The 22-year old’s accomplishments extend far beyond her own trophy case however—they trickle right into the bank accounts of many of her fellow fighters. In headlining Showtime telecasts, Shields has helped open up the marketplace for women’s boxing in the United States, in the same way Katie Taylor is doing in the United Kingdom.
Shields is the greatest female amateur fighter ever, and many believe she’s the most talented female fighter to ever lace up the gloves, period. As Sarah Deming wrote in her indispensable essay in the anthology Bittersweet Science, “to watch Claressa box was to believe that women did belong in the ring after all: not because it was sexist to exclude them, but because they could be so damn good.”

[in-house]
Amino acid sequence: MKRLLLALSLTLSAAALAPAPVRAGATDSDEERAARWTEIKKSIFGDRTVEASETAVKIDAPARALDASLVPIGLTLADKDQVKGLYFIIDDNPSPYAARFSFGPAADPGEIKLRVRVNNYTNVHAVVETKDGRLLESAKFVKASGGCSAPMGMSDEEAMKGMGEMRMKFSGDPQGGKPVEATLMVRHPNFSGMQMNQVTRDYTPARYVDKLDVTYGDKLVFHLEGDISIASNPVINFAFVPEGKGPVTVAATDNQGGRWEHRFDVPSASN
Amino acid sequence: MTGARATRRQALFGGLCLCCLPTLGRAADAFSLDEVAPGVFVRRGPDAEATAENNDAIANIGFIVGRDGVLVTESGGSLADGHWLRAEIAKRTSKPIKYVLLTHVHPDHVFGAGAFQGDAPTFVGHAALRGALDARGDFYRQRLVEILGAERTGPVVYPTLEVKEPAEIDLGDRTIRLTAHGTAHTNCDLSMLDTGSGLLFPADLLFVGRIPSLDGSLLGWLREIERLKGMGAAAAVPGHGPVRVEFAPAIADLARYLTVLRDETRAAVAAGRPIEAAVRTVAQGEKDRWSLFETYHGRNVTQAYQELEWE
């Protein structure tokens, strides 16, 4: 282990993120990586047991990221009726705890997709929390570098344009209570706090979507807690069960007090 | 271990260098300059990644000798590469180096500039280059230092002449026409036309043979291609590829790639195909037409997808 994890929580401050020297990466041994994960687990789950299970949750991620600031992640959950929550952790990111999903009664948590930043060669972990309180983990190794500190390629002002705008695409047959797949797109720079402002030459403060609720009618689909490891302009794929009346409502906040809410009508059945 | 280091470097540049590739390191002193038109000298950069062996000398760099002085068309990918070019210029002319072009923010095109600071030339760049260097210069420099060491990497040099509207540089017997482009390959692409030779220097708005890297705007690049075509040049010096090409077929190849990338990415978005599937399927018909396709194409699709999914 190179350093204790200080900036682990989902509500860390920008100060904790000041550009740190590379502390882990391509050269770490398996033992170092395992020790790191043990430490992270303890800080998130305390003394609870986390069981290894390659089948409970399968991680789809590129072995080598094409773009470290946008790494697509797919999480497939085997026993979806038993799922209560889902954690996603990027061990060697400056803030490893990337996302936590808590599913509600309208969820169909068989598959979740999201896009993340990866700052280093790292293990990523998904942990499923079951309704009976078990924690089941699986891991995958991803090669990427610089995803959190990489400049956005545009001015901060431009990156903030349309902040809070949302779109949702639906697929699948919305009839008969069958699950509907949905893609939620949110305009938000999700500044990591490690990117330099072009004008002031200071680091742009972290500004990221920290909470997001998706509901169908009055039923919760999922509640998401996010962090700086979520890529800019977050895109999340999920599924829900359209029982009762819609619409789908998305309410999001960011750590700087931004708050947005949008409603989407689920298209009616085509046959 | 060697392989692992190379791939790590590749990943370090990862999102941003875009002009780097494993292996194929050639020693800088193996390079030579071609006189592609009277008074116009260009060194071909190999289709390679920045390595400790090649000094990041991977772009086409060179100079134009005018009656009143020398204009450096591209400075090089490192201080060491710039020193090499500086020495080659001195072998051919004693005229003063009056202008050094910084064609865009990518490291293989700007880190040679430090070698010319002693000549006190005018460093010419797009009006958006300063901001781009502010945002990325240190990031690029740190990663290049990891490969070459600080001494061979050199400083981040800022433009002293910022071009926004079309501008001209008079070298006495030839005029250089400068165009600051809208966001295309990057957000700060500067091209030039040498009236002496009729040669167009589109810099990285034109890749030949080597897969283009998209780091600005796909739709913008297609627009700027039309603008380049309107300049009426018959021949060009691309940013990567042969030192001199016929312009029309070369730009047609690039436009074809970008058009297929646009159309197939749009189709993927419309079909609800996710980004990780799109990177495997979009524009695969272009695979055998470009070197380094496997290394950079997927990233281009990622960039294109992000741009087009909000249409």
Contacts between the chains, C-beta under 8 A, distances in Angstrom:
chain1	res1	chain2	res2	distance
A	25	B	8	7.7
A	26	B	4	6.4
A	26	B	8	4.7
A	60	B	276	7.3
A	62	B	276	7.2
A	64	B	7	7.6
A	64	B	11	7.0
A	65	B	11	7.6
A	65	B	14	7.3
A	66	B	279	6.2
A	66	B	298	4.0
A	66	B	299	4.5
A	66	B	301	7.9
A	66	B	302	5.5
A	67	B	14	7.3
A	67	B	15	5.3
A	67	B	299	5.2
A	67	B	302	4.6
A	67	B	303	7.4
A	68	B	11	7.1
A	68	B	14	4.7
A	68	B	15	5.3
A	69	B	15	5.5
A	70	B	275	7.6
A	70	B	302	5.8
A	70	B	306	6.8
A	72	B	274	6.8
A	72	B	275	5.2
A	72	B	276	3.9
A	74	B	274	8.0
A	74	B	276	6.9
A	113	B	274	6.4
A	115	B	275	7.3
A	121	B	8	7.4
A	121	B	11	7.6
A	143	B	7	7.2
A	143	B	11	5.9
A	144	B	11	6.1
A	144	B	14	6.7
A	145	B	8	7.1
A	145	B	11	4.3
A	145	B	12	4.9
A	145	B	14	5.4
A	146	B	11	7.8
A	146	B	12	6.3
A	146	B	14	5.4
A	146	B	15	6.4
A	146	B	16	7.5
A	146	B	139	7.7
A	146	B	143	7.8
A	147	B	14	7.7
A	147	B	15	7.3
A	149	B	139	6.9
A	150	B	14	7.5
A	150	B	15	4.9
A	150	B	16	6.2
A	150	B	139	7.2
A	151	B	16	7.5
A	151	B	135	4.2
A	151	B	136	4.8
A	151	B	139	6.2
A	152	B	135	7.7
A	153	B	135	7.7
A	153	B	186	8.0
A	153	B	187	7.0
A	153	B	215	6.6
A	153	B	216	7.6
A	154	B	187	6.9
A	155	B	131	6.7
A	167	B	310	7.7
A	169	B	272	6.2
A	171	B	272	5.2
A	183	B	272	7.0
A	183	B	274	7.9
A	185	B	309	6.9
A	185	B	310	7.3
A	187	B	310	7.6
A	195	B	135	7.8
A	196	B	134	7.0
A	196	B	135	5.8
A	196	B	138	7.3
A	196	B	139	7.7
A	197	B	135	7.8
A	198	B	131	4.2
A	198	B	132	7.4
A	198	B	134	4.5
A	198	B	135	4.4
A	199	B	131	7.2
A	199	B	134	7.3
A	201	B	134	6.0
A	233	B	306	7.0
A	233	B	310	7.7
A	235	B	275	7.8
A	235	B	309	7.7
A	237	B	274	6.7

Thanks in large part to Shields’ attention and success, American viewers are finally getting the ability to see how damn good women boxers can be, and have been for quite some time. The market has now been opened up and more eyeballs have been turned to Shields’ amateur teammates such as Mikaela Mayer and Marlen Esparza, as well as mainstays such as Heather Hardy, Layla McCarter, Jennifer Han and Alicia Napoleon.
“In the past, women's professional boxers have not been treated well, and that's no secret. They're not paid what they deserve to be paid, it's very rare for them to make living wages, it's hard to get promoters to put them on cards. What Claressa has done is that she's removed those excuses promoters have been able to use in the past, and she's called them on their bluff in a lot of ways,” said Halbert.